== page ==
Tunisians vote on a controversial Constitution

TUNIS | Tunisians began voting on Monday in a referendum imposed by the head of state, Kais Saied, on a controversial new constitution that strengthens his powers and could tip the country back to a dictatorial regime similar to before 2011.

Tunisians vote on a controversial Constitution

TUNIS | Tunisians began voting on Monday in a referendum imposed by the head of state, Kais Saied, on a controversial new constitution that strengthens his powers and could tip the country back to a dictatorial regime similar to before 2011.

• Read also: Tunisia: the leader of the Ennahdha party questioned by the anti-terrorist pole

The country, faced with great economic difficulties, aggravated by the Covid epidemic and then the war in Ukraine, has also been plunged into a deep political crisis since the president seized all the powers a year ago, arguing the country's ungovernability.

Despite an already scorching sun, more people than expected waited in several polling stations in central Tunis, according to AFP journalists.

According to the Isie electoral authority, more than 6% of the 9.3 million voters had already voted at 8:30 GMT, three and a half hours after the opening, an "important and encouraging" figure, estimated its president Farouk Bouasker, recalling the very low attendance at the same time in the last elections of 2019 (1.6%).

Mongia Aouanallah, a 62-year-old retiree, expects the referendum to "bring her a better life, so that our children's children can live better" because "everything is catastrophic". Ridha Nefzi, a 43-year-old day laborer “came to vote to change the situation in the country. The country is back in the wall. At least we have a way to fix it. Now begins a new page”.

Participation is the main issue of the referendum for which no quorum is required and where the yes is given preference, the major opposition parties having called for a boycott of the ballot.

The first results are not expected before Tuesday at best.

After voting in Tunis, the president called on voters to approve his Constitution to "establish a new Republic based on true freedom, true justice and national dignity."

The new fundamental law establishes an ultra-presidential regime granting vast powers to the Head of State, breaking with the parliamentary system in place since 2014, a source of conflict between Parliament and the government.

In the new text, the president appoints the head of government and the ministers and can dismiss them at will, without the need to obtain the confidence of Parliament. It ratifies the laws and can submit to Parliament legislative texts which have "priority". A second chamber to represent the regions will be established to counterbalance the current Assembly of Representatives (deputies).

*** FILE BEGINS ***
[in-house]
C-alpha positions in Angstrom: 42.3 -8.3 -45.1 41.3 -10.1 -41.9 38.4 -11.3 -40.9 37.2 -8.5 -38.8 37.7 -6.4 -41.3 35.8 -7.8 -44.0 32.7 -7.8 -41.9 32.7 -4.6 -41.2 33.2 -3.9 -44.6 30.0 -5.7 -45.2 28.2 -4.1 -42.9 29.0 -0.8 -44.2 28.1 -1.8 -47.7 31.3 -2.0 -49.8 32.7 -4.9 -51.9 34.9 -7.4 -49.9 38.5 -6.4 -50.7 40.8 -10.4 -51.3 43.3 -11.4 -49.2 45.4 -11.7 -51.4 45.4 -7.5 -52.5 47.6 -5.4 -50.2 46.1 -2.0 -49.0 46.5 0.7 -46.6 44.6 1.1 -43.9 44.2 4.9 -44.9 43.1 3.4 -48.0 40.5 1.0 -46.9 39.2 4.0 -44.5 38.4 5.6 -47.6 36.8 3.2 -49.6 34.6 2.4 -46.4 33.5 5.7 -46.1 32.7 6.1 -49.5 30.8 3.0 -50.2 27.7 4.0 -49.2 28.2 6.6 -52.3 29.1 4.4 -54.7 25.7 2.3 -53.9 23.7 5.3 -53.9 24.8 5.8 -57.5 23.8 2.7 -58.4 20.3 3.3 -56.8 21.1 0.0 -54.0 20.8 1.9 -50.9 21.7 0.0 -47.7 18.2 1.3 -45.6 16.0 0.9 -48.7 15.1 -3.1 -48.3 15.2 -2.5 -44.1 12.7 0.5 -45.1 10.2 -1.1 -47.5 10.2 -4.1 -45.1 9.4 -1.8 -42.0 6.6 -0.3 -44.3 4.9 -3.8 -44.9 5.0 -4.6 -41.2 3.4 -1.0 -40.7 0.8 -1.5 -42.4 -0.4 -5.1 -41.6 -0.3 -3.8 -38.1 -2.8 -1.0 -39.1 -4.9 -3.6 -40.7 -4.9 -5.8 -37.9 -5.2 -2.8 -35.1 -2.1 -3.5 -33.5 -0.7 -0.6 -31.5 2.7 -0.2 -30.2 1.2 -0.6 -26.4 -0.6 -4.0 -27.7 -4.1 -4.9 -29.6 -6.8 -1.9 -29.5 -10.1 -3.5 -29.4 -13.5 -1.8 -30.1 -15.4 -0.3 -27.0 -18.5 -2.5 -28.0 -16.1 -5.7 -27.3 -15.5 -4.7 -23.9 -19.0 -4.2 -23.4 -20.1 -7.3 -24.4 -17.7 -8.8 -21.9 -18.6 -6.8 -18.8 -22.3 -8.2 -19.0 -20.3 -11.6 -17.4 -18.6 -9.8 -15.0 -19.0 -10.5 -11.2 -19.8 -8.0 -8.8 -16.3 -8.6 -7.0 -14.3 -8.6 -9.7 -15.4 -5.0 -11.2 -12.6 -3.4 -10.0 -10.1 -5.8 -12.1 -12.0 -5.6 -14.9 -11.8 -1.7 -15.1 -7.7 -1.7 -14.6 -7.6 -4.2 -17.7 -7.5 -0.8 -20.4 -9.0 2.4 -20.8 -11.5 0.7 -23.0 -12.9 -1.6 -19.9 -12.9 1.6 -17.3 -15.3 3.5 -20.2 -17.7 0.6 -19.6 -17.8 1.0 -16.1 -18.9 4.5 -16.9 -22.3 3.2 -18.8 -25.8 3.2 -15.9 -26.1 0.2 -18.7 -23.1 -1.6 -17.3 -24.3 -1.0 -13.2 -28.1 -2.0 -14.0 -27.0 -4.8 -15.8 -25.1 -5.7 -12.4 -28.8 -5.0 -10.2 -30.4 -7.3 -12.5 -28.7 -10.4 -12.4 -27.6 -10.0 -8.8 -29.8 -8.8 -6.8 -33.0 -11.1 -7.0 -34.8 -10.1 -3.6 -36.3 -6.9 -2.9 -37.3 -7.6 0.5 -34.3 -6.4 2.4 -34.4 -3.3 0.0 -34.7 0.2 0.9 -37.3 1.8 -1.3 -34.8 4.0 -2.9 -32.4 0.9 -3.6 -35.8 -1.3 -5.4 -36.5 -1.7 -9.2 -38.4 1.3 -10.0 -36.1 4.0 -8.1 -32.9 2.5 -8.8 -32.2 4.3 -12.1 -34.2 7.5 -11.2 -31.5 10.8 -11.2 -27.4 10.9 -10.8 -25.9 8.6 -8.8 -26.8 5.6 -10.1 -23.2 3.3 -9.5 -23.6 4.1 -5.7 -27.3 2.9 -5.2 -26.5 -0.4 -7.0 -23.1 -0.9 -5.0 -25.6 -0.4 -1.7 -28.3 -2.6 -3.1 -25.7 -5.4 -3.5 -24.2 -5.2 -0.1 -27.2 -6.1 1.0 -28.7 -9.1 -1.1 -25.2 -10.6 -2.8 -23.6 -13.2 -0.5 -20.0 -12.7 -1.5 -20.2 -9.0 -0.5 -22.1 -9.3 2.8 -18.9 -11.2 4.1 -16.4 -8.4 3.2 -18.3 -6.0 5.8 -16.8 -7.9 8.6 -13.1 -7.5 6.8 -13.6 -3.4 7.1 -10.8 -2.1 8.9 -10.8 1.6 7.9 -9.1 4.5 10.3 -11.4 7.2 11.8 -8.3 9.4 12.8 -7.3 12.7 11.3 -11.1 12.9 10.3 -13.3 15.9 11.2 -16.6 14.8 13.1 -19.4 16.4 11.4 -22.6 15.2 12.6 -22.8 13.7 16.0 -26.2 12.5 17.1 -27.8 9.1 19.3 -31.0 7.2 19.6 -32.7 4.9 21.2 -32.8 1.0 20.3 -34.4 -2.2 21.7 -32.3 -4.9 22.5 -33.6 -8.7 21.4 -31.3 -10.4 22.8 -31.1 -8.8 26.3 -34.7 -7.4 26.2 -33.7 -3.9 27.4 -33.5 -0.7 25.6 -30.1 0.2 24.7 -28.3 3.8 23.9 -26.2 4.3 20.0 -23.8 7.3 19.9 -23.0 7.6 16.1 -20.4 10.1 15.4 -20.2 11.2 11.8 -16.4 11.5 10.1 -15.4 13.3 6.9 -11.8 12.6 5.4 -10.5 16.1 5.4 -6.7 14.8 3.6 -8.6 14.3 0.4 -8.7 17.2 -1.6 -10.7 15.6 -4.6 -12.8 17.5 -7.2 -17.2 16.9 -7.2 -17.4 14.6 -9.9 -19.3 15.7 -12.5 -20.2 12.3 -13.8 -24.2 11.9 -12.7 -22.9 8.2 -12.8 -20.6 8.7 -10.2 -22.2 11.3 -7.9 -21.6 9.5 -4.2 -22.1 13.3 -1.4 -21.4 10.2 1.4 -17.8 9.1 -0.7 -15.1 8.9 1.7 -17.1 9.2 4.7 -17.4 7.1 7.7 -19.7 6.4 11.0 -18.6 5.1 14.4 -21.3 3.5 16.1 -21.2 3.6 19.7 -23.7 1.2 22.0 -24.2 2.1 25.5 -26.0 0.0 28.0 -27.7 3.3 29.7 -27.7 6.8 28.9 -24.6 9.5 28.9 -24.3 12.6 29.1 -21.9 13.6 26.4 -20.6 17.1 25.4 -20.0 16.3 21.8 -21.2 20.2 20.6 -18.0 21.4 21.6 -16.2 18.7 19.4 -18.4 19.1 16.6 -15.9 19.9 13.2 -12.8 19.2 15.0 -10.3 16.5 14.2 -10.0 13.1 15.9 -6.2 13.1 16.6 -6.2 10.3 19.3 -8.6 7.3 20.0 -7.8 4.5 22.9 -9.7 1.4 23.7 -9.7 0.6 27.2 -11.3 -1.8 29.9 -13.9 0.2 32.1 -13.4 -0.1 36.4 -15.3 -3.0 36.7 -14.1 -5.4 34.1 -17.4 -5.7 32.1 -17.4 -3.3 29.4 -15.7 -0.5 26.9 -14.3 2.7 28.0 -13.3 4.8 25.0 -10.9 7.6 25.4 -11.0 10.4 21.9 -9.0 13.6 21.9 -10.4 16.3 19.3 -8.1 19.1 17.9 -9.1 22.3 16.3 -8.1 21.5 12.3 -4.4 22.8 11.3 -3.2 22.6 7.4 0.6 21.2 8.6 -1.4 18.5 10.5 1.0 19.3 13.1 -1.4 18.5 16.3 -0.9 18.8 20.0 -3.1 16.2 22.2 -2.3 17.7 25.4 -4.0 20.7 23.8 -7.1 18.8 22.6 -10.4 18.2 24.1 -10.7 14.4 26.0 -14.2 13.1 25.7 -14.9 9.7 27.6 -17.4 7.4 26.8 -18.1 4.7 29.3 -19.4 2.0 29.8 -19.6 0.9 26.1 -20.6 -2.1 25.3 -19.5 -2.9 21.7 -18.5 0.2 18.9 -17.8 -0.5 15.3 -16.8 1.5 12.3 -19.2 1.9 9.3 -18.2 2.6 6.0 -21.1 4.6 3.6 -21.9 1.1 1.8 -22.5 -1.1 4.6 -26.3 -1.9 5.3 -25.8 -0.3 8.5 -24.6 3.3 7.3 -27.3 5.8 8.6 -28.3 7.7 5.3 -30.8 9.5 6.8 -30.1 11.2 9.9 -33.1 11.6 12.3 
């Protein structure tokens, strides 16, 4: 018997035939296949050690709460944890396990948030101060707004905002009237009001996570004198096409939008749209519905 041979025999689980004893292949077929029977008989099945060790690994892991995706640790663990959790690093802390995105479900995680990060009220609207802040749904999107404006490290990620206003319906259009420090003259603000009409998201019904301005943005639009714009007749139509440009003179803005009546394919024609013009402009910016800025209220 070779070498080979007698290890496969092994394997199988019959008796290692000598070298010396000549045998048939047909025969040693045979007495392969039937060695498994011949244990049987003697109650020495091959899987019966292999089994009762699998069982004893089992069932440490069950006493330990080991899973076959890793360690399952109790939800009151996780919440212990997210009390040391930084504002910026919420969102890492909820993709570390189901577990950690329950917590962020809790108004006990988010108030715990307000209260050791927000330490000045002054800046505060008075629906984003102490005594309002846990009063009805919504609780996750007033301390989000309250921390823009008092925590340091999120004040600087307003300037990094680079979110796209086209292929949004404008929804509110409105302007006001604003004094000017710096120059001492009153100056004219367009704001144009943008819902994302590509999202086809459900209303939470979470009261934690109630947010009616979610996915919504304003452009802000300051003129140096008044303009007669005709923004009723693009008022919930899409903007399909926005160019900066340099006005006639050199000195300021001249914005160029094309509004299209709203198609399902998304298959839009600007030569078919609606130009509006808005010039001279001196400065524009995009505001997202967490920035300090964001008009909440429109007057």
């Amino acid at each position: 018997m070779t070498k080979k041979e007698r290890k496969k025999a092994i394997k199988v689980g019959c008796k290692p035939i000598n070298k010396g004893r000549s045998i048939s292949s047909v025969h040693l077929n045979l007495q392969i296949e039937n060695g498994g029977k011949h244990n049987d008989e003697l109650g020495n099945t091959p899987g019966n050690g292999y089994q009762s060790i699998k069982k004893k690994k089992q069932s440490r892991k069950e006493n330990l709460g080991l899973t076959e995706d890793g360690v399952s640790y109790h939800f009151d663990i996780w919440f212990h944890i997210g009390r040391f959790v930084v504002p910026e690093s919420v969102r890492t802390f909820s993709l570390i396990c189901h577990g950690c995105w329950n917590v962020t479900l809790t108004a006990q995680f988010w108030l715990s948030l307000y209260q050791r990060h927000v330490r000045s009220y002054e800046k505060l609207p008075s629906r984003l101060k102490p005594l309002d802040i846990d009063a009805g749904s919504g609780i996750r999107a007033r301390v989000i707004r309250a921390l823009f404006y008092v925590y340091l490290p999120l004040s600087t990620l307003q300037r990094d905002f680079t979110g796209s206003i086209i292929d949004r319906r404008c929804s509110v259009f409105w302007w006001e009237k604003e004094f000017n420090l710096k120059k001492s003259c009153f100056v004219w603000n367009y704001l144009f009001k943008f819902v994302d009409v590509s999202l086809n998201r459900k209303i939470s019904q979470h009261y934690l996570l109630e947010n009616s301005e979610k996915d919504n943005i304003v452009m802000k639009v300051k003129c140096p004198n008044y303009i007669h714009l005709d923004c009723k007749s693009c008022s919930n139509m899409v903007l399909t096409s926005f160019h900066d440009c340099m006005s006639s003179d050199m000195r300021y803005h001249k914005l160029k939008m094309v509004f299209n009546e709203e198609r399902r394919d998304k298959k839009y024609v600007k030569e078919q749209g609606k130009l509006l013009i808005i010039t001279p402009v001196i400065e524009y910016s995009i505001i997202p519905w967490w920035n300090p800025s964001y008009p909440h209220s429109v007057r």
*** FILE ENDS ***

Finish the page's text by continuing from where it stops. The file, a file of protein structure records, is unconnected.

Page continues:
Sadok Belaïd, the jurist appointed by Mr. Saied to draw up the new Constitution, disavowed the final text, believing that it could “open the way to a dictatorial regime”.

The opposition and many NGOs have denounced a text "tailor-made" for Mr. Saïed, the absence of checks and balances and the risk of authoritarian drift of a president not accountable to anyone.

“course correction”

The opposition, both the Islamist-inspired movement Ennahdha, Mr. Saied's pet peeve, and the Free Destourian Party of Abir Moussi, called for a boycott of the ballot, citing an "illegal process" and without consultation.

The powerful UGTT trade union center, less present in political life than in the past, did not give voting instructions.

An inscrutable and complex character, President Saied has exercised power in an increasingly solitary way for the past year.

Aged 64, Mr. Saied considers his overhaul of the Constitution as an extension of the “correction of course” initiated on July 25, 2021 when, citing political and economic blockages, he dismissed his Prime Minister and froze Parliament before dissolve it in March, jeopardizing the only democracy that emerged from the Arab Spring.

For researcher Youssef Cherif, "the fact that people can still express themselves freely, that they can vote no (in the referendum) without going to prison shows that we are not in the traditional pattern of dictatorship".

But the question could arise, according to him, in the post-Saied period, with a Constitution which "could build an authoritarian regime resembling the regimes that Tunisia knew before 2011", the dictatorship of Zine el Abidine Ben Ali and the regime autocratic independence hero Habib Bourguiba.

In the aftermath of the vote, the main challenge for the president will remain the poor economic situation with sluggish growth (around 3%), high unemployment (nearly 40% among young people), galloping inflation and the increase in the number of poor to 4 million people.

Tunisia, on the brink of default with a debt above 100% of GDP, is negotiating a new loan with the IMF which has reported "good progress" towards a deal, but will demand sacrifices in return, likely to cause the street anger.

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